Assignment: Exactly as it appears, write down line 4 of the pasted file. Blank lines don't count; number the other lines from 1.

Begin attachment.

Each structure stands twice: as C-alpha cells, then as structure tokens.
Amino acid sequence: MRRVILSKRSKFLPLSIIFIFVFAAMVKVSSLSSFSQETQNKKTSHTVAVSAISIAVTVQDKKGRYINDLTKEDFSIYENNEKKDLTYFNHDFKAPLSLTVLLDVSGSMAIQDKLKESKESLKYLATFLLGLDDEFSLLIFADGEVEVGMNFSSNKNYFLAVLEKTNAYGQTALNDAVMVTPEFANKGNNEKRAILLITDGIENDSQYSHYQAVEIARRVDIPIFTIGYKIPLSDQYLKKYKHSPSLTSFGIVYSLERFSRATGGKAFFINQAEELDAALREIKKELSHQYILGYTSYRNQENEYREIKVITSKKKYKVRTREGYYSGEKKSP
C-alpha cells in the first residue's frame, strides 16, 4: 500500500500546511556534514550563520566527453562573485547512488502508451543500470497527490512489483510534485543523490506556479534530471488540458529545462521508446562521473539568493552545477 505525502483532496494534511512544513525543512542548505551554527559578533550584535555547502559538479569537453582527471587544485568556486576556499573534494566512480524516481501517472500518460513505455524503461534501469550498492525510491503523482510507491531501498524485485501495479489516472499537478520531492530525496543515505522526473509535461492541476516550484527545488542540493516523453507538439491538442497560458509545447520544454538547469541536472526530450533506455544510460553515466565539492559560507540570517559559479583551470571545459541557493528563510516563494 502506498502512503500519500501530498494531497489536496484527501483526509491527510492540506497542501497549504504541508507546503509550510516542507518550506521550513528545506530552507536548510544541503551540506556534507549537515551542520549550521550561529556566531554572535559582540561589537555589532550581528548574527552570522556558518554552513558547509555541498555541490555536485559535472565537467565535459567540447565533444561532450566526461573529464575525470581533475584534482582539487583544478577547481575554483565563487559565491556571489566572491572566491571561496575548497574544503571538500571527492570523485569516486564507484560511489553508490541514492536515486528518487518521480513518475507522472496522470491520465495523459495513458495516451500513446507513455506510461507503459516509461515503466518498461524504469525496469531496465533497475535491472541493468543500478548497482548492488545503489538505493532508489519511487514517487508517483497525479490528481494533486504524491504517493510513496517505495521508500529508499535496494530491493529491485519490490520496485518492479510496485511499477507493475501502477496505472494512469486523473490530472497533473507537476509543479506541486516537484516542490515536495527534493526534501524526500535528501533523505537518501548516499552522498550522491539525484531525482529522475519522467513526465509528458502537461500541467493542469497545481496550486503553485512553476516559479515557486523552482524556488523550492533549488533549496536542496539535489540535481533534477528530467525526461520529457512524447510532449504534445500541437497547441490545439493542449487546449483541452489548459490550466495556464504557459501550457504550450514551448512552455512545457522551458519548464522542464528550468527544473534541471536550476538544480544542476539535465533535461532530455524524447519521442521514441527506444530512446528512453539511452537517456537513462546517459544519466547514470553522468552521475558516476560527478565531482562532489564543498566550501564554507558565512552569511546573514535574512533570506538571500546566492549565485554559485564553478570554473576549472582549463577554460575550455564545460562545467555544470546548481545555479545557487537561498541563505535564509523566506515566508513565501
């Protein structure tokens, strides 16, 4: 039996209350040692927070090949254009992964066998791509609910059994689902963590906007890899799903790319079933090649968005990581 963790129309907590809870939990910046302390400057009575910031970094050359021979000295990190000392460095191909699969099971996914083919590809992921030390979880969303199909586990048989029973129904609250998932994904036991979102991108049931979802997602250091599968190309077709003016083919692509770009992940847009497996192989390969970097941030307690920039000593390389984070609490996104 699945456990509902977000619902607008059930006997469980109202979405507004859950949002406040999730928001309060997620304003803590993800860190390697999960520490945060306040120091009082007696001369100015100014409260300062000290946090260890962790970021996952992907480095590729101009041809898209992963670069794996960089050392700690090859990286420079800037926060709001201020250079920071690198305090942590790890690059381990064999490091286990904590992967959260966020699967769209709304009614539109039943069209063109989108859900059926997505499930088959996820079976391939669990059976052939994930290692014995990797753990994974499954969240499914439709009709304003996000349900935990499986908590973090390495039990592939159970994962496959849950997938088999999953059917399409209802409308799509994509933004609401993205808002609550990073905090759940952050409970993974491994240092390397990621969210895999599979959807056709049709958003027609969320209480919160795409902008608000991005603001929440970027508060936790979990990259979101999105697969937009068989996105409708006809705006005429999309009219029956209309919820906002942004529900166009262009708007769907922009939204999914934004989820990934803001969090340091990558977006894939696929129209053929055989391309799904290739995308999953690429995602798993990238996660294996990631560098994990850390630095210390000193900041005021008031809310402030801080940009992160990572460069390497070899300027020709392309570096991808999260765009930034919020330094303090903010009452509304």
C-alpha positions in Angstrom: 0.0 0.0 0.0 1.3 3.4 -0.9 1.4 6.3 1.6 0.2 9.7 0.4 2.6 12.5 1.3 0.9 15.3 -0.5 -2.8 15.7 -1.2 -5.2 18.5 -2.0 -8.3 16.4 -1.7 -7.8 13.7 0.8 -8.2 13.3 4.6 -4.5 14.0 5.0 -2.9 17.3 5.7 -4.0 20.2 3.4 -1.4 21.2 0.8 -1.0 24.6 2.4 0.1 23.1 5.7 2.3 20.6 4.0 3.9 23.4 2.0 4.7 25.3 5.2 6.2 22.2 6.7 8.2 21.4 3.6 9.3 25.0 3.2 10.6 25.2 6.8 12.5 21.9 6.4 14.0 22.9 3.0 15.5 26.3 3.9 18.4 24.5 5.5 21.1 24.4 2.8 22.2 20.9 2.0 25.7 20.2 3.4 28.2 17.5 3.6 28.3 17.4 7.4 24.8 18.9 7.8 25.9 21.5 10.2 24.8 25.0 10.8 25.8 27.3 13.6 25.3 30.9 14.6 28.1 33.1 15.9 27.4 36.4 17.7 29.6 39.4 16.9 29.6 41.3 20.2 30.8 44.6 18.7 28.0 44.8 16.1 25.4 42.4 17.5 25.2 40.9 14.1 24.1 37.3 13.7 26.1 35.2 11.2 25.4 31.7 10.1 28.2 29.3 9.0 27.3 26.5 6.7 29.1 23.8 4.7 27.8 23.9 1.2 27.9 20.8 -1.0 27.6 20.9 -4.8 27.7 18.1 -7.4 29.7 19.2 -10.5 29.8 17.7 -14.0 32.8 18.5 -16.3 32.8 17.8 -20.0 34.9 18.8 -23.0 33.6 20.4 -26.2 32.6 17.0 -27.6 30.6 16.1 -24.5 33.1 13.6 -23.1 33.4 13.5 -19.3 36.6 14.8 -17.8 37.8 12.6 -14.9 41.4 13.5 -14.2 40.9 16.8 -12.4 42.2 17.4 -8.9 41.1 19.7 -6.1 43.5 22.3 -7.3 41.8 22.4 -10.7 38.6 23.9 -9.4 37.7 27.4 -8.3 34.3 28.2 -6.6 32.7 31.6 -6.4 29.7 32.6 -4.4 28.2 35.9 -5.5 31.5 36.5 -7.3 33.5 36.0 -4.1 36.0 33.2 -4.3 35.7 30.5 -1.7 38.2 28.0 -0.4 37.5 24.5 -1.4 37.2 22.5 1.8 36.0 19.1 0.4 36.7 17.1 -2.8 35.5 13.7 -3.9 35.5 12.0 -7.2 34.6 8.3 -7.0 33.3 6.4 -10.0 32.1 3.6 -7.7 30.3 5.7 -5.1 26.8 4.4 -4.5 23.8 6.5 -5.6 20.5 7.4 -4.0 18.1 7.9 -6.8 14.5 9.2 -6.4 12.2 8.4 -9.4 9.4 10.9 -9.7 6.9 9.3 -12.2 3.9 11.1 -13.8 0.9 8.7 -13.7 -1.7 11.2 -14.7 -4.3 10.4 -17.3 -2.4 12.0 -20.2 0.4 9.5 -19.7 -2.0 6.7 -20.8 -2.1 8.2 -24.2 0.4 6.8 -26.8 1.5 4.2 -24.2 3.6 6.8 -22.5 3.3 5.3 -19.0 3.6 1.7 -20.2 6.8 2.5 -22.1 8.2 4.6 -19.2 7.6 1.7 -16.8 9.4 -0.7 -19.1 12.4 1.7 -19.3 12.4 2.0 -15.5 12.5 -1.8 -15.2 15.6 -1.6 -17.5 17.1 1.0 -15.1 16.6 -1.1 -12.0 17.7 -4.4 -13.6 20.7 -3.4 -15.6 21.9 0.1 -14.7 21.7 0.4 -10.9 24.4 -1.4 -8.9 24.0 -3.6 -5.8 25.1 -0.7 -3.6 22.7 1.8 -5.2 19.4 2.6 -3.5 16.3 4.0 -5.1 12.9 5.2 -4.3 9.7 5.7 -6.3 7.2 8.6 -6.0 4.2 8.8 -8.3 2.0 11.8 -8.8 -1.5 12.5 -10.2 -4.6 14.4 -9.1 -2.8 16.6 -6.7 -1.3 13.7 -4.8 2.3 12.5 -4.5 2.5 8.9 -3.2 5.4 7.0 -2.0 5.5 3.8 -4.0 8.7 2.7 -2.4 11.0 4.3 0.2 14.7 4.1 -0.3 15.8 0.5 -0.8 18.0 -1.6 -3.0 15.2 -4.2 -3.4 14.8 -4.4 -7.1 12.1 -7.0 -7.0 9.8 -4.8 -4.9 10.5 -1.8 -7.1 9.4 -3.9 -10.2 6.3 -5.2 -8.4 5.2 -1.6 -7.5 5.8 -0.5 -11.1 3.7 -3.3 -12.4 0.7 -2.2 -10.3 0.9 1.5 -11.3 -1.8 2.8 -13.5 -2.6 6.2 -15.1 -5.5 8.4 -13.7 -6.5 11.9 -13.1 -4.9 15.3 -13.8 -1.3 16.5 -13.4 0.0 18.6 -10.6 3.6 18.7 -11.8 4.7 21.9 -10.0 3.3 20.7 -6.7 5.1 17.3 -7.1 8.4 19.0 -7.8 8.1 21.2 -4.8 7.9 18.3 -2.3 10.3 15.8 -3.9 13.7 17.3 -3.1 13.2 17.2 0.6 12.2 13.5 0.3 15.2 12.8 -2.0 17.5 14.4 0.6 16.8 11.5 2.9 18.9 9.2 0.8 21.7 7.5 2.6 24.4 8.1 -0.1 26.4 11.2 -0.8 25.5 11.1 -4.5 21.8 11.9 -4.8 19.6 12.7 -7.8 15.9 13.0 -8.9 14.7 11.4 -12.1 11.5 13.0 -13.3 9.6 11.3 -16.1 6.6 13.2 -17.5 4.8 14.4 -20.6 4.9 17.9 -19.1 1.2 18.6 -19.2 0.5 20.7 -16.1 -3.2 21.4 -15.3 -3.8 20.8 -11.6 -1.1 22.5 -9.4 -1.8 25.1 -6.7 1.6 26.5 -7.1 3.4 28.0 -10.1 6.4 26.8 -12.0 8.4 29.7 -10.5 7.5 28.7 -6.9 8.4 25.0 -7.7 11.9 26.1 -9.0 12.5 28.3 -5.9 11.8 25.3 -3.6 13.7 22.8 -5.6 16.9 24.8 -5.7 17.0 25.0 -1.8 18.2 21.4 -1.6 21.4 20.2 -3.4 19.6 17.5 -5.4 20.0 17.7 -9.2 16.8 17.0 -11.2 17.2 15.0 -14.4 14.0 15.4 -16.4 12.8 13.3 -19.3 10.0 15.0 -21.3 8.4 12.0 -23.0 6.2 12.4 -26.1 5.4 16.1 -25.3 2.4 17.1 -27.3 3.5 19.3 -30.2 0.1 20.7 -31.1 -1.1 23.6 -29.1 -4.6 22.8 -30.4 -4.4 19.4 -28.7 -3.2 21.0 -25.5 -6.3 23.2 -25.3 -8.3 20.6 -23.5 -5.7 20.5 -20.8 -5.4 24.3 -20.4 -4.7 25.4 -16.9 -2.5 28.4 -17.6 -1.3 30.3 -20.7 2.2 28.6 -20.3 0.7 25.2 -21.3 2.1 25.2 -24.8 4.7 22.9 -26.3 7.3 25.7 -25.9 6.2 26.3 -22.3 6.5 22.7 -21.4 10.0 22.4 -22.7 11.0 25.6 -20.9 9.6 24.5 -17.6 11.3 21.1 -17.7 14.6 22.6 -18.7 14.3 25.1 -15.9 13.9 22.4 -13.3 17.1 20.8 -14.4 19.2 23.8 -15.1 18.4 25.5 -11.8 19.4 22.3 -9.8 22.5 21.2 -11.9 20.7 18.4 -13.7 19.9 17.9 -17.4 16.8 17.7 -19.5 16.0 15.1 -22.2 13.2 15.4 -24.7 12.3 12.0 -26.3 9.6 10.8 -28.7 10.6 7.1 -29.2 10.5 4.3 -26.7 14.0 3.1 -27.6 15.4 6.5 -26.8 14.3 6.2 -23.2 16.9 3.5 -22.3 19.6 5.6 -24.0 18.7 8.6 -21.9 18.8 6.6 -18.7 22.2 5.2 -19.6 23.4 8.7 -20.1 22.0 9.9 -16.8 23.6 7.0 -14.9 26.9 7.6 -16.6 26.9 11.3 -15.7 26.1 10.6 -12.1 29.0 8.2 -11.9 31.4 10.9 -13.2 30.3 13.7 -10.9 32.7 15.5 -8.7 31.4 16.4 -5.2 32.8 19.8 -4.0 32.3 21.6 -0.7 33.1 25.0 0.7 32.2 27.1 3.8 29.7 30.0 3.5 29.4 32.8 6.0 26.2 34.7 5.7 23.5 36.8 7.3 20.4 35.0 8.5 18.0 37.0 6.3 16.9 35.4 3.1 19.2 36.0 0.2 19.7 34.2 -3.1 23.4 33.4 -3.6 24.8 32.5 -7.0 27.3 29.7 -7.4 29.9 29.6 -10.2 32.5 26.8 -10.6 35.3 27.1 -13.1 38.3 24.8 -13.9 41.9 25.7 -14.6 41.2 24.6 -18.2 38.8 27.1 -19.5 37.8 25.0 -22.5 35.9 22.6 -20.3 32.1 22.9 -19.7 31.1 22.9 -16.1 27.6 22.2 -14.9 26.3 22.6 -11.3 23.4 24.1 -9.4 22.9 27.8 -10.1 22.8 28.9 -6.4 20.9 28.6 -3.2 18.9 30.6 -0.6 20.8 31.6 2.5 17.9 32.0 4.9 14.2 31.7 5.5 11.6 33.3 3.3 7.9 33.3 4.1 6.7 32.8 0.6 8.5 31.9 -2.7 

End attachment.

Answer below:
């Protein structure tokens, strides 16, 4: 039996209350040692927070090949254009992964066998791509609910059994689902963590906007890899799903790319079933090649968005990581 963790129309907590809870939990910046302390400057009575910031970094050359021979000295990190000392460095191909699969099971996914083919590809992921030390979880969303199909586990048989029973129904609250998932994904036991979102991108049931979802997602250091599968190309077709003016083919692509770009992940847009497996192989390969970097941030307690920039000593390389984070609490996104 699945456990509902977000619902607008059930006997469980109202979405507004859950949002406040999730928001309060997620304003803590993800860190390697999960520490945060306040120091009082007696001369100015100014409260300062000290946090260890962790970021996952992907480095590729101009041809898209992963670069794996960089050392700690090859990286420079800037926060709001201020250079920071690198305090942590790890690059381990064999490091286990904590992967959260966020699967769209709304009614539109039943069209063109989108859900059926997505499930088959996820079976391939669990059976052939994930290692014995990797753990994974499954969240499914439709009709304003996000349900935990499986908590973090390495039990592939159970994962496959849950997938088999999953059917399409209802409308799509994509933004609401993205808002609550990073905090759940952050409970993974491994240092390397990621969210895999599979959807056709049709958003027609969320209480919160795409902008608000991005603001929440970027508060936790979990990259979101999105697969937009068989996105409708006809705006005429999309009219029956209309919820906002942004529900166009262009708007769907922009939204999914934004989820990934803001969090340091990558977006894939696929129209053929055989391309799904290739995308999953690429995602798993990238996660294996990631560098994990850390630095210390000193900041005021008031809310402030801080940009992160990572460069390497070899300027020709392309570096991808999260765009930034919020330094303090903010009452509304």